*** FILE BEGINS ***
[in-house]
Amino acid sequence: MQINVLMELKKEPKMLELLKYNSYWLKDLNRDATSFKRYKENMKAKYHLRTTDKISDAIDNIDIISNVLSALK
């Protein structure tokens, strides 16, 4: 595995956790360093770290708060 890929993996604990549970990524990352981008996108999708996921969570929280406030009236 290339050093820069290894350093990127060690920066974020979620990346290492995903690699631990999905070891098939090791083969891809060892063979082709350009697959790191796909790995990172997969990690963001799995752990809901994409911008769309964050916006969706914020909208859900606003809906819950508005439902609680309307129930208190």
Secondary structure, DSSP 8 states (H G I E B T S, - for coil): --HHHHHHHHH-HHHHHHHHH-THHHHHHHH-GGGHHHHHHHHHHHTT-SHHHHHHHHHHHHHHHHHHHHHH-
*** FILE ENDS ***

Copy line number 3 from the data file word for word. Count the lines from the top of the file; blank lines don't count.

């Protein structure tokens, strides 16, 4: 595995956790360093770290708060 890929993996604990549970990524990352981008996108999708996921969570929280406030009236 290339050093820069290894350093990127060690920066974020979620990346290492995903690699631990999905070891098939090791083969891809060892063979082709350009697959790191796909790995990172997969990690963001799995752990809901994409911008769309964050916006969706914020909208859900606003809906819950508005439902609680309307129930208190």